Rating: 5 / 5
There are a few different versions of this available--the important thing is to have a sending unit, which transmits the temperature where it is placed, and a "home" unit, which reads the temperature where it's located, and also receives the temperature from the sending unit. The home unit has an accurate clock, and a button which illuminates the temperature/time read-outs.
These are too heavy to be considered ultra-lite, or even something you'd want to take on every trip, but for sorting out sleeping bag capabilities, etc., they're great gadgets, available for less than $20.
The home unit is kept close to hand, either, for example, in your sleeping bag, or out of the bag but in the tent or bivy sack, and the sending unit is kept nearby outside.
Initial setup is either difficult, or automatic, so don't even try to do it manually, but wait until the home unit receives a signal from the national atomic clock, and sets things like time, date, etc., by itself-- none of which really matter for our purposes anyway.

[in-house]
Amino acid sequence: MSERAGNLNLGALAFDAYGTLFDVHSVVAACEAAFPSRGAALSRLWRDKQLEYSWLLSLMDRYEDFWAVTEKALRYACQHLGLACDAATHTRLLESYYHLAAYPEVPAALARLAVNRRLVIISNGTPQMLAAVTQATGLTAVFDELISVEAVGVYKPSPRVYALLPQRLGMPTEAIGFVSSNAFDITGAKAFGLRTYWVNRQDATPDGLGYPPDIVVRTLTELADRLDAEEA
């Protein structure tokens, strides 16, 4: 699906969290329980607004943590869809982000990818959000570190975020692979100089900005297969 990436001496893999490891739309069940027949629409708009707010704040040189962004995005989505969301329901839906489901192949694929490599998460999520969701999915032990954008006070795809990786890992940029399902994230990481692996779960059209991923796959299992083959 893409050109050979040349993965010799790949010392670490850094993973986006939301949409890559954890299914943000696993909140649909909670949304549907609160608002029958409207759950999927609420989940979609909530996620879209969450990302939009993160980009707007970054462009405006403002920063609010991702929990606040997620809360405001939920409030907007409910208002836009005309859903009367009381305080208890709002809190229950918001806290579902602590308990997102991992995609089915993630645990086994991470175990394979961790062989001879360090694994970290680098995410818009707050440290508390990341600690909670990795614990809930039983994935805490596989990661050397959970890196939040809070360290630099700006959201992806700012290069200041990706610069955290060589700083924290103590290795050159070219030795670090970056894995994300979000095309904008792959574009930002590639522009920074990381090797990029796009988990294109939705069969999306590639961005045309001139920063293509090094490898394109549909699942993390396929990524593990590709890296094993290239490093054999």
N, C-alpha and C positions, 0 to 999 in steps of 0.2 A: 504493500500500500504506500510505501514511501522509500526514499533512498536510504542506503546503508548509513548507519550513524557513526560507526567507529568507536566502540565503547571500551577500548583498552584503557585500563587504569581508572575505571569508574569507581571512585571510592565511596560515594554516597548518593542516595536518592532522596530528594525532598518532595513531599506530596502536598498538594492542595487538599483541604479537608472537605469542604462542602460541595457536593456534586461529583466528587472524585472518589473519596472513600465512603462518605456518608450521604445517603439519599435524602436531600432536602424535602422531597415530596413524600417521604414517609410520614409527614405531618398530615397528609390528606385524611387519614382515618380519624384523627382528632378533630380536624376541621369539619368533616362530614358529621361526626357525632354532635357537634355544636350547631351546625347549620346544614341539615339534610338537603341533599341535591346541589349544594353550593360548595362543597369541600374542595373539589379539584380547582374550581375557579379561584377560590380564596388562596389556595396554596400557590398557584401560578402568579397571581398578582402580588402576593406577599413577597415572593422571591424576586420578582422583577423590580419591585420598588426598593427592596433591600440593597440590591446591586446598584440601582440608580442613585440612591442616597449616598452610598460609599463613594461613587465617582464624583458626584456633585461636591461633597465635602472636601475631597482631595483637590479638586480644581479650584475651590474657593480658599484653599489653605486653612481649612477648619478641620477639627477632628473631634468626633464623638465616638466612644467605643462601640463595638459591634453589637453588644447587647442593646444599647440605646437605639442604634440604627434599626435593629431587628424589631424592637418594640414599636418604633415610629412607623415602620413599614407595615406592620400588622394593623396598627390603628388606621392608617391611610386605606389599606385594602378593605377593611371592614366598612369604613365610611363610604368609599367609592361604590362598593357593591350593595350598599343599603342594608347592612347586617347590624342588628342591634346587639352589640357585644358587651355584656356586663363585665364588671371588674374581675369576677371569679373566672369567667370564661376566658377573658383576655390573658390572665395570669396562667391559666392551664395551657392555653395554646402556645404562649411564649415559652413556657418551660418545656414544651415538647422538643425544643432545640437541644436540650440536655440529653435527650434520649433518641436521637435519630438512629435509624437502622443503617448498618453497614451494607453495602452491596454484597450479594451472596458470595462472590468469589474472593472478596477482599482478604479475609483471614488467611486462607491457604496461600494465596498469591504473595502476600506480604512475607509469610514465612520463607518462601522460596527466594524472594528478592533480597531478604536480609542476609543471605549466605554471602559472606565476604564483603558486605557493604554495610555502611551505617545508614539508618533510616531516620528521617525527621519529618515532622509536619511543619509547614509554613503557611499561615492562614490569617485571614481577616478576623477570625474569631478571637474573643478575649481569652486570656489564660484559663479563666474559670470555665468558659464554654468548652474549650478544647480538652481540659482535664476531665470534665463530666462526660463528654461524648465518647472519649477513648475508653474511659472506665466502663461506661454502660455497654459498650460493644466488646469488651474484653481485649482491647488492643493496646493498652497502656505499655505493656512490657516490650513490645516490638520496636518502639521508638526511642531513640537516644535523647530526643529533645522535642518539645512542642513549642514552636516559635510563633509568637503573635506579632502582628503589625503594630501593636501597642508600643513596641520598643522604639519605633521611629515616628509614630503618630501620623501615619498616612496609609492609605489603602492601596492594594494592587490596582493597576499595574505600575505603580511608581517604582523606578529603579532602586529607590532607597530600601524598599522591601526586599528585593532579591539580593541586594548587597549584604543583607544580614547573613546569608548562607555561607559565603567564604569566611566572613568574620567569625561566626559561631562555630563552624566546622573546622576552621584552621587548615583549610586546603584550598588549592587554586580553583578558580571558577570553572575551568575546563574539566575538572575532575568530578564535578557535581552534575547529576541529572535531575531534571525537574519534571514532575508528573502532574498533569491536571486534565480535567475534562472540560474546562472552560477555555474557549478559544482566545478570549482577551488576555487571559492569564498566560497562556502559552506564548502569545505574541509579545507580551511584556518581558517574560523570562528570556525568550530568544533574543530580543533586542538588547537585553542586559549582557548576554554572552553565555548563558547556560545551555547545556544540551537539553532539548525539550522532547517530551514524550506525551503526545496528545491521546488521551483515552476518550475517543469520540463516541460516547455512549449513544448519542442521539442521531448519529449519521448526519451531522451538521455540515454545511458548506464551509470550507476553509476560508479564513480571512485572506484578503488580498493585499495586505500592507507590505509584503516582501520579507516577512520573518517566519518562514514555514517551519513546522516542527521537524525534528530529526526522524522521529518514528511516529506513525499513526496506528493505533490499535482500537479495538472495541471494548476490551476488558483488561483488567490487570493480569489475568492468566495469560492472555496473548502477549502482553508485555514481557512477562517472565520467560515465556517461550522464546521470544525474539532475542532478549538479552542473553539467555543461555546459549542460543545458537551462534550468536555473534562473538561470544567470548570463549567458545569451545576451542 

You'll be able to see the relationship between exterior temperature, temperature in the tent or bivy sack, temperature in the sleeping bag, and perceived comfort. For example, on a recent night spent in low single digits, I was able to measure that, when the temperature outside was 6 deg, and I was sleeping on my side, temperature in the bivy, but outside the bag, was about 10, and in the bag, about 60, and I was comfortable. When on my back, temperature in the bag was closer to 50, and subjectively I was cold (though not in any danger.)
So if my skin temperature was around 97, the clothes I was wearing were sufficient to be comfortable with about a 38 degree gradient, but not a 48 degree gradient. And the sleeping bag was able to maintain a 55 degree gradient, when the contribution from the pad was minimized (sleeping on my side), but not when I was sleeping on my back (too much heat being lost through the larger contact area with the pad.) So my bag was fine, but the pad could have been improved.
When you're not using this for camping, of course, it's an accurate indoor--outdoor thermometer. The home/receiving unit also measures relative humidity, and indicates whether a temperature (either from the home unit or the remote unit) is constant, dropping, or rising. It will also read out the maximum and minimum temperatures from the previous 24 hours.